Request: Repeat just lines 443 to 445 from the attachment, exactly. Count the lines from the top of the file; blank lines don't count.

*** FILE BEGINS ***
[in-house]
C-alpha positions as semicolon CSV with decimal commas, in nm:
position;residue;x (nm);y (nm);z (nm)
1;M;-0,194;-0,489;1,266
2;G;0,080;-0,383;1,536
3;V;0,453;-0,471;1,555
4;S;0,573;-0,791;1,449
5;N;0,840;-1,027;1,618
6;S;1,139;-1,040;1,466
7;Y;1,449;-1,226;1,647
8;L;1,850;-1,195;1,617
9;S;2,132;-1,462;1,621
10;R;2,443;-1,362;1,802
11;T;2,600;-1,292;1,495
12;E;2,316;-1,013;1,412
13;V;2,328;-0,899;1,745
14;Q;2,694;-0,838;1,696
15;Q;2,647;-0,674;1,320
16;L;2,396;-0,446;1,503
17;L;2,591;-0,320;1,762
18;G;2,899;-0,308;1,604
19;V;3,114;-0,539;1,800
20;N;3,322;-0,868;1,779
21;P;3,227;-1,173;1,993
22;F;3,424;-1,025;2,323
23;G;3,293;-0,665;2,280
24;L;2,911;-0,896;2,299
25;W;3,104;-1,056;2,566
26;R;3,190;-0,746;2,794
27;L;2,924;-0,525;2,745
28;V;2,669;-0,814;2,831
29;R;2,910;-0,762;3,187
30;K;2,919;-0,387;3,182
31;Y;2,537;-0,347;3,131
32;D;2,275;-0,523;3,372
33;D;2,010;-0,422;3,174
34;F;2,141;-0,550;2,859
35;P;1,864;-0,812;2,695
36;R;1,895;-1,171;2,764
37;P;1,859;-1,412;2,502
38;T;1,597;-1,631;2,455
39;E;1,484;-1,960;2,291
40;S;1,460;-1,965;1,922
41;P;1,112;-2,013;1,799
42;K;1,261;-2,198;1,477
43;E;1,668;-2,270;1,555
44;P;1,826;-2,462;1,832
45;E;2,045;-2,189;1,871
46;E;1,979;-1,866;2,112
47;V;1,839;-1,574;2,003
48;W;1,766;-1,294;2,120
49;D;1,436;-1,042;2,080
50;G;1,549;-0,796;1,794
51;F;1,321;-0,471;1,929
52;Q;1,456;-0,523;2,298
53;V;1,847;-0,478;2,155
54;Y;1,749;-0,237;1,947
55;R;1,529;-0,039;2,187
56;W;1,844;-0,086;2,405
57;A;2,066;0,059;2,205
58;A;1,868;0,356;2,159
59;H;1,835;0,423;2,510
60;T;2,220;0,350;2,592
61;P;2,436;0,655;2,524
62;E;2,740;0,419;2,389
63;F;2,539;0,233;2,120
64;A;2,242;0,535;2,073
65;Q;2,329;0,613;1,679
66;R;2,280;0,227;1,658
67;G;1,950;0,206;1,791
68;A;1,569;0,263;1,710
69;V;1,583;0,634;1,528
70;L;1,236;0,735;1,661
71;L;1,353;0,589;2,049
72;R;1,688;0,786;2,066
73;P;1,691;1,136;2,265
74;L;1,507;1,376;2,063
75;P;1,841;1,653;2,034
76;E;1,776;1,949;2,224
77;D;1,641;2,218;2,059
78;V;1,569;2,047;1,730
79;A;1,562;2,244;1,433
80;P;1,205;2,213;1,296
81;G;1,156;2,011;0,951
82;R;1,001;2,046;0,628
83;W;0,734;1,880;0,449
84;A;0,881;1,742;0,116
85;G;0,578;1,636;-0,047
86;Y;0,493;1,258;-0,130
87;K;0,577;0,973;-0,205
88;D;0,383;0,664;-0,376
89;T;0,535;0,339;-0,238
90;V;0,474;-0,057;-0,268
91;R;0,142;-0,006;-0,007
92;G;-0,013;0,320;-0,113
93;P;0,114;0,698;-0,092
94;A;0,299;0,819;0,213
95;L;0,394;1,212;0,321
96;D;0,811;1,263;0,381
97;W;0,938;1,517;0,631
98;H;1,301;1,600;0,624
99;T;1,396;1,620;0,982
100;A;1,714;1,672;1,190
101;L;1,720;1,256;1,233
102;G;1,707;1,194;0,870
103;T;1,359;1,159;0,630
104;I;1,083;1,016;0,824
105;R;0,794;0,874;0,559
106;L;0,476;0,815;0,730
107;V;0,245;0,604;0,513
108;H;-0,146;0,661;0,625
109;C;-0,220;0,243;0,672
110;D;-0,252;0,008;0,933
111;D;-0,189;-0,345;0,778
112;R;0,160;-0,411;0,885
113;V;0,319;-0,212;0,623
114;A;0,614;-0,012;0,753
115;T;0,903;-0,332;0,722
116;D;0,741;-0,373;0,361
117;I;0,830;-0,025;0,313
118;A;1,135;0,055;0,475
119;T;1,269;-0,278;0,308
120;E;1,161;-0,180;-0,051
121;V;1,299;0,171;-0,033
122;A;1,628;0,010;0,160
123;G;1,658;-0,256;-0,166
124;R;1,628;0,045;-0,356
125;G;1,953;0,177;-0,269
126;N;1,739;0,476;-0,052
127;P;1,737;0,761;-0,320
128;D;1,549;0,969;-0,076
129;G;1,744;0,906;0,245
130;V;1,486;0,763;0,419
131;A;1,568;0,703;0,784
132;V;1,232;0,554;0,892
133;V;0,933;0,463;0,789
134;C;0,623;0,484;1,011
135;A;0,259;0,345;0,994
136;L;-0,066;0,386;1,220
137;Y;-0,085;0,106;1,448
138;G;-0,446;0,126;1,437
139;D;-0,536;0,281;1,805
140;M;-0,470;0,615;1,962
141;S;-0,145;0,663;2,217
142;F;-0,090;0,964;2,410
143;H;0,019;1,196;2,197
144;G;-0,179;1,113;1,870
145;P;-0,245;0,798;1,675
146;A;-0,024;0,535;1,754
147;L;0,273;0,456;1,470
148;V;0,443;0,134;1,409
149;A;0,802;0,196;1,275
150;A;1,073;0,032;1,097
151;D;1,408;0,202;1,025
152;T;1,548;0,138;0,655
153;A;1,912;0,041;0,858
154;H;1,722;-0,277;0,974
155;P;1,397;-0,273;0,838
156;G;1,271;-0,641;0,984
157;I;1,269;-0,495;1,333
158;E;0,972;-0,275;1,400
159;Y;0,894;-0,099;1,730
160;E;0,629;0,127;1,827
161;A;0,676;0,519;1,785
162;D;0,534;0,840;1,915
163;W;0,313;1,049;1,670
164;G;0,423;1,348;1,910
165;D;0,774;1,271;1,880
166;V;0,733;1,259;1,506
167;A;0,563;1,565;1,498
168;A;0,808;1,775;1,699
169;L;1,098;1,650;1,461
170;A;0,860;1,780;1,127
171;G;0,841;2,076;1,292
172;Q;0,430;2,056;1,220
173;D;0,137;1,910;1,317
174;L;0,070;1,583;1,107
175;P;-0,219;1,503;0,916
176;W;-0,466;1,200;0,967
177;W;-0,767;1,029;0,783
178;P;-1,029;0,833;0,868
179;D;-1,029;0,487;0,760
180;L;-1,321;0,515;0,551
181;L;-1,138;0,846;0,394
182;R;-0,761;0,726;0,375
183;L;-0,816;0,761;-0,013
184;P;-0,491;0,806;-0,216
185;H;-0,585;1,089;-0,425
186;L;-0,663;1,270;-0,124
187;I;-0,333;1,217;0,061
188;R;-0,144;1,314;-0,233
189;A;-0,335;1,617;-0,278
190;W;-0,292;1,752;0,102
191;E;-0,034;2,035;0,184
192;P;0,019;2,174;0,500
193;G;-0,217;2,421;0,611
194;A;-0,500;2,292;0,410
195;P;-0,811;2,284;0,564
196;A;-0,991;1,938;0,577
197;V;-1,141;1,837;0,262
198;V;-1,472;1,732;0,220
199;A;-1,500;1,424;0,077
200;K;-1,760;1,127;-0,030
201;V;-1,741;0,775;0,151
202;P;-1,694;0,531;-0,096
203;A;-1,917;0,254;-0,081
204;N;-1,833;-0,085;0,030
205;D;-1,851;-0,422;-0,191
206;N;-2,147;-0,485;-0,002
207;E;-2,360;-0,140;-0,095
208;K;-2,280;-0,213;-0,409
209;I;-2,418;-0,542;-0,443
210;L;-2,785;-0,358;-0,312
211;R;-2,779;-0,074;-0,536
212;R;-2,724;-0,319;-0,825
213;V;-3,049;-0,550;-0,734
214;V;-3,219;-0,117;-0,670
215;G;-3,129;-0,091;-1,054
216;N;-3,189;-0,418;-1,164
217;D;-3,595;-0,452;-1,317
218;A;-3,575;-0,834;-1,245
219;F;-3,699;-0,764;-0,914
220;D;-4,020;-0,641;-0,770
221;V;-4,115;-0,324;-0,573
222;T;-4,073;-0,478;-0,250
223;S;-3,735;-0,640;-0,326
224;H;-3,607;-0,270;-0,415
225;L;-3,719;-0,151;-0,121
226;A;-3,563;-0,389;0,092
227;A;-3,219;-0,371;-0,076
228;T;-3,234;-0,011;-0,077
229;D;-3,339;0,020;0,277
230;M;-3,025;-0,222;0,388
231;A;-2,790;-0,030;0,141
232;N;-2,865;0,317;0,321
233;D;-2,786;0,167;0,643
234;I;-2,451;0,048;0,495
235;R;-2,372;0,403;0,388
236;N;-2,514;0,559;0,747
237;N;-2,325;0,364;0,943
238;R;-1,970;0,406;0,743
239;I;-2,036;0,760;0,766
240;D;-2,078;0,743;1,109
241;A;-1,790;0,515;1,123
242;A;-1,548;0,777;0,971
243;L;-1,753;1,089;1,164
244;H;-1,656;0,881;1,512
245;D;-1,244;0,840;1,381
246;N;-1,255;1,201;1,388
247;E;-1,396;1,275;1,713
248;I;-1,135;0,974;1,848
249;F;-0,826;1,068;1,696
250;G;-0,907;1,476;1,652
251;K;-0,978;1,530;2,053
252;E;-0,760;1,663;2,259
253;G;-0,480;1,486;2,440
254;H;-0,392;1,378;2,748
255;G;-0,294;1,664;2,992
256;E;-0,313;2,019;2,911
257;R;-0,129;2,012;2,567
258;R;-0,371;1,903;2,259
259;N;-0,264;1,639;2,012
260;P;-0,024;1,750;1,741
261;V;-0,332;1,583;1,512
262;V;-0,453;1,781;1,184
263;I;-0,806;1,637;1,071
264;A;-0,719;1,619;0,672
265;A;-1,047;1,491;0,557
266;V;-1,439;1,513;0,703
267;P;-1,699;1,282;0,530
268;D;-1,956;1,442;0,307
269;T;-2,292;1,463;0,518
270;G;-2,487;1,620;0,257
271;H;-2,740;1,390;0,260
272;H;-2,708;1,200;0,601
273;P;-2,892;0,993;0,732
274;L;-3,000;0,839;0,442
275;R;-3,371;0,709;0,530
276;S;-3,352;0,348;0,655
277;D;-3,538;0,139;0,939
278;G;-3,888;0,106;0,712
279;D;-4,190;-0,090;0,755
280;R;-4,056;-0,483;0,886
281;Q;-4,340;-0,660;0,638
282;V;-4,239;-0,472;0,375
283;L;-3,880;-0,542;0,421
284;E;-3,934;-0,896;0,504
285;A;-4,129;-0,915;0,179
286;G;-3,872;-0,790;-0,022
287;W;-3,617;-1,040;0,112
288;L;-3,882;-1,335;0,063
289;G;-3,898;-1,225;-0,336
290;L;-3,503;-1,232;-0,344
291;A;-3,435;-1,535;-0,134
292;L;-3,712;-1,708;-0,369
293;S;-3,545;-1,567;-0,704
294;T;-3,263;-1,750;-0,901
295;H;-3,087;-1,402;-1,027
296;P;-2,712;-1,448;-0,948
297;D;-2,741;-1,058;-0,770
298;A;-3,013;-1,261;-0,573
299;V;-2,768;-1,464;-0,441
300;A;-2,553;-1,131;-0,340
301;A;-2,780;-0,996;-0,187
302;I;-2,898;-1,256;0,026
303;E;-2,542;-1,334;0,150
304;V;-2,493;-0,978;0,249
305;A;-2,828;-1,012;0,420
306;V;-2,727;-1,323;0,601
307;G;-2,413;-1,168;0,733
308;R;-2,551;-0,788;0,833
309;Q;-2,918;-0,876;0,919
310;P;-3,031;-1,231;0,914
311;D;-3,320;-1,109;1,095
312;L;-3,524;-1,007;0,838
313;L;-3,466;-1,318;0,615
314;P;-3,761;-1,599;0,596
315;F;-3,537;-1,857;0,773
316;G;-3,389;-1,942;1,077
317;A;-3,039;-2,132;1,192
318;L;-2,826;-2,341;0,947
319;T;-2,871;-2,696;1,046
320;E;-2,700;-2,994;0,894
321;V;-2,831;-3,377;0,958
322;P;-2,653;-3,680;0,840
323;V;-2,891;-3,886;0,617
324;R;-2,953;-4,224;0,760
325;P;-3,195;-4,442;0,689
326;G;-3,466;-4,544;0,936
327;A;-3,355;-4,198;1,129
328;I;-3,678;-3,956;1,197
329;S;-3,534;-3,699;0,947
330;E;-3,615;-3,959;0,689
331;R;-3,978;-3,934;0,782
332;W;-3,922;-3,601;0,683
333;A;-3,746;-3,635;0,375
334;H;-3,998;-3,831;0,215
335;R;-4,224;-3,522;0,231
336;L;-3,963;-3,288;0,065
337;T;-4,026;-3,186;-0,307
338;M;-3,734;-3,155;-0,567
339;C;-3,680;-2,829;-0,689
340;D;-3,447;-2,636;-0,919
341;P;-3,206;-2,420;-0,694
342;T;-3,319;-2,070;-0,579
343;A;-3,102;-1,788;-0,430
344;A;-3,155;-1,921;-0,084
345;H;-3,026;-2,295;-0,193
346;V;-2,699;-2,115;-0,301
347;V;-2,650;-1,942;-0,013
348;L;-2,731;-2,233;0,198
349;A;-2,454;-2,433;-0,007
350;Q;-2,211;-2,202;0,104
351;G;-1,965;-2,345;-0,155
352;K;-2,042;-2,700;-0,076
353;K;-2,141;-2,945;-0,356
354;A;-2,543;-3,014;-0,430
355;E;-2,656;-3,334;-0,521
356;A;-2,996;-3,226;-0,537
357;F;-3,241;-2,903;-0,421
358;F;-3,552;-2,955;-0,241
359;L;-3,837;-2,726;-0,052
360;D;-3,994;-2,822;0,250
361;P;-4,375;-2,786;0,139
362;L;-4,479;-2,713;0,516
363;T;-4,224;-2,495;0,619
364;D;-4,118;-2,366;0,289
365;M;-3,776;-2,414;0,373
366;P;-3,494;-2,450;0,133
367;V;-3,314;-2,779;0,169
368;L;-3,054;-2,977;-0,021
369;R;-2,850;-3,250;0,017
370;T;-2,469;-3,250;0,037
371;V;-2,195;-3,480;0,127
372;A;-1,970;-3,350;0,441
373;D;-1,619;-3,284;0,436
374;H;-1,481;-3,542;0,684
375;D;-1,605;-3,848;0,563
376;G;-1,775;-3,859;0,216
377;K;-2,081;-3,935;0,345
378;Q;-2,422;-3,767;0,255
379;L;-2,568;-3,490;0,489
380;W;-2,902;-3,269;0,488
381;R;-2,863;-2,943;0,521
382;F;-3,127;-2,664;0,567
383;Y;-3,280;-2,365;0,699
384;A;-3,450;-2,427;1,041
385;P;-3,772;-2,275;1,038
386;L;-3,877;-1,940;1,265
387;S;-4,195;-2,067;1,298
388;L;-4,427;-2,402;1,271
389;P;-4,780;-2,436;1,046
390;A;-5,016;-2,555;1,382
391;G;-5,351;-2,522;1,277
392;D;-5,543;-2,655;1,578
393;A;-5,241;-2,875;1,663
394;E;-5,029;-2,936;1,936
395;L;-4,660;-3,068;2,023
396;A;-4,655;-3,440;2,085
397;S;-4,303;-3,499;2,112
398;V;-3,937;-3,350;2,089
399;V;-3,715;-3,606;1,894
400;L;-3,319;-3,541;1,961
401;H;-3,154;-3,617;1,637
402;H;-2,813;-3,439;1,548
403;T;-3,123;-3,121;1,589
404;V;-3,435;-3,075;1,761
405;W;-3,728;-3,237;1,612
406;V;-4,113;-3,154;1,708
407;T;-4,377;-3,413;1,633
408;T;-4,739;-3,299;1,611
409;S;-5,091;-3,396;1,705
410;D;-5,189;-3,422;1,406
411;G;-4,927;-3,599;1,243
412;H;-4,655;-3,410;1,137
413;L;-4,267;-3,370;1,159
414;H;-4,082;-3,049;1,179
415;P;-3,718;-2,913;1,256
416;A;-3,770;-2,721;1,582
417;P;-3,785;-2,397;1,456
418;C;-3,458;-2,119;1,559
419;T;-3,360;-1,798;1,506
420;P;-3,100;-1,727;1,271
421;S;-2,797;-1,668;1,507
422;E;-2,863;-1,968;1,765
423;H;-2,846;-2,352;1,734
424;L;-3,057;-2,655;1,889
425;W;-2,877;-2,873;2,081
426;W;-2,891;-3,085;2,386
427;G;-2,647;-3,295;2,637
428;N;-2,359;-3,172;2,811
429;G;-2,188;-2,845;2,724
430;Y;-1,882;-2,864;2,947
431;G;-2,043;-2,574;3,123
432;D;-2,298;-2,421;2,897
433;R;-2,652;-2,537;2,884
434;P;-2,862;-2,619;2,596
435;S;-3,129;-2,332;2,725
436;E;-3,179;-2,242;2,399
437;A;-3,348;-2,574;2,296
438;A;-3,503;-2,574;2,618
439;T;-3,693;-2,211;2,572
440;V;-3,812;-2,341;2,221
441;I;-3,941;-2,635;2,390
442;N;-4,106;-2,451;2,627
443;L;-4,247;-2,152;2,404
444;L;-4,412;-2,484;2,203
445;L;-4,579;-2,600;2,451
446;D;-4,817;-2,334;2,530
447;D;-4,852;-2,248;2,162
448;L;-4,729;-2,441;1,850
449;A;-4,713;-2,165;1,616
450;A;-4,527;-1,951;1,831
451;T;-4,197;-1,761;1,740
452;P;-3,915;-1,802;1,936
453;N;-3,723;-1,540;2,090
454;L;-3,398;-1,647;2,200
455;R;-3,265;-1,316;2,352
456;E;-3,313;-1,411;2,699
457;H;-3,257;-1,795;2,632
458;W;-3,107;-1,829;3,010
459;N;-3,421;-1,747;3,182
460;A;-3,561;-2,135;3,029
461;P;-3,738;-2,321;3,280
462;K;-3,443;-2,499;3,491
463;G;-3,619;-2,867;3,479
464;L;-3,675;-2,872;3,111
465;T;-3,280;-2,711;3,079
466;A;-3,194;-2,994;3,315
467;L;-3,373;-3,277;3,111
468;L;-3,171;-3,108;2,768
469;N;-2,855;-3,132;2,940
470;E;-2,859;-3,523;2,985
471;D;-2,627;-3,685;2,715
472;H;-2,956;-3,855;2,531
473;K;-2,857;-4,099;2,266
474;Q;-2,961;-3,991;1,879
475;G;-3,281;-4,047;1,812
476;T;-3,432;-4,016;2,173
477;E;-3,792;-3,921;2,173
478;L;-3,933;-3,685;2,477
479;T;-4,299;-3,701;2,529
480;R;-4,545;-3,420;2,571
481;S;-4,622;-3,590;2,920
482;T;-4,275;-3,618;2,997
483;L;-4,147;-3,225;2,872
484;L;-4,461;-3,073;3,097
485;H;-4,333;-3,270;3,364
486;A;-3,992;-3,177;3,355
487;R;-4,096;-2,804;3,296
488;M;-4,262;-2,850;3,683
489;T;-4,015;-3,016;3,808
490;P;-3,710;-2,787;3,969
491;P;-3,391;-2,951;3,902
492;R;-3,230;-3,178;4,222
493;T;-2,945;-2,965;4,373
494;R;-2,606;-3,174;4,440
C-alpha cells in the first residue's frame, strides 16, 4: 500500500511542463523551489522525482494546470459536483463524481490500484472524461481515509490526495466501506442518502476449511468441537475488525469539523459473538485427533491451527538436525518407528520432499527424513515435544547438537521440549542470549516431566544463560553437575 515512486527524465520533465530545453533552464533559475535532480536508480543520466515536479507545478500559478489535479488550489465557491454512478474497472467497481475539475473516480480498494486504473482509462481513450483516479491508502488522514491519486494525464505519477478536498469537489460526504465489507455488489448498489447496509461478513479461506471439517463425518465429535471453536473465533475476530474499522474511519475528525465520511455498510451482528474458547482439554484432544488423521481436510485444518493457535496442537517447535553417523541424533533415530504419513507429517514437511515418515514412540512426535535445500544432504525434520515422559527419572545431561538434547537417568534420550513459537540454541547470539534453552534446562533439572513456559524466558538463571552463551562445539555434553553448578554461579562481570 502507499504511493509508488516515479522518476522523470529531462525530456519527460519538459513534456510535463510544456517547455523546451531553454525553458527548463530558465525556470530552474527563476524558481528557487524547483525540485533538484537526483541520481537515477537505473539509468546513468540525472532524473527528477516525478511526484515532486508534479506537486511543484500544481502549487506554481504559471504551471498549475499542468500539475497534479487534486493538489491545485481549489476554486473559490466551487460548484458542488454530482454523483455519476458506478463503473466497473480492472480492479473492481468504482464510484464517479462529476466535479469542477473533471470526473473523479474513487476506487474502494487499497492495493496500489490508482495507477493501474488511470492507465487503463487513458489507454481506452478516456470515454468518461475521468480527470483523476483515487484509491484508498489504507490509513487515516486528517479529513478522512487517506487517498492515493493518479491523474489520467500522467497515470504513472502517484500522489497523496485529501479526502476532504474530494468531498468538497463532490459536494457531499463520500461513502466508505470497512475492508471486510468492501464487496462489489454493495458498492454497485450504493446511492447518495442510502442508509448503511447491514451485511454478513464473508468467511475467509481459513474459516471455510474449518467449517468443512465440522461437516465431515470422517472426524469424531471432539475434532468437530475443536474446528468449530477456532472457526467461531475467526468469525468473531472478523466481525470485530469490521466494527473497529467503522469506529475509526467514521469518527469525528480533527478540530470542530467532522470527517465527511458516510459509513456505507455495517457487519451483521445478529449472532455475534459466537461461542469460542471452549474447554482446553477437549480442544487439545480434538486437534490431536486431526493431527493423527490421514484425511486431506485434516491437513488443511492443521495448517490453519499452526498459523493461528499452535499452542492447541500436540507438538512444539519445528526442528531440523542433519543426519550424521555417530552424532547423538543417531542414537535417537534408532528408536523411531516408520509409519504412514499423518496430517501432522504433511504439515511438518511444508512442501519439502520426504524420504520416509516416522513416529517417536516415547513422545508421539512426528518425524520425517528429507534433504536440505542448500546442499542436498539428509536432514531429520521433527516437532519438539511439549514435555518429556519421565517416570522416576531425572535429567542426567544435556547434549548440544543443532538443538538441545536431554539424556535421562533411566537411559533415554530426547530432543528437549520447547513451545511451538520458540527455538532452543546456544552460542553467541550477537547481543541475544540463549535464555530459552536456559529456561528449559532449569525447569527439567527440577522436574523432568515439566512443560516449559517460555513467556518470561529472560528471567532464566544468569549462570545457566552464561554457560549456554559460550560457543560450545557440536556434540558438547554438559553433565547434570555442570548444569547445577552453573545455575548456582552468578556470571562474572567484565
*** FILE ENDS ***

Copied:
440;V;-3,812;-2,341;2,221
441;I;-3,941;-2,635;2,390
442;N;-4,106;-2,451;2,627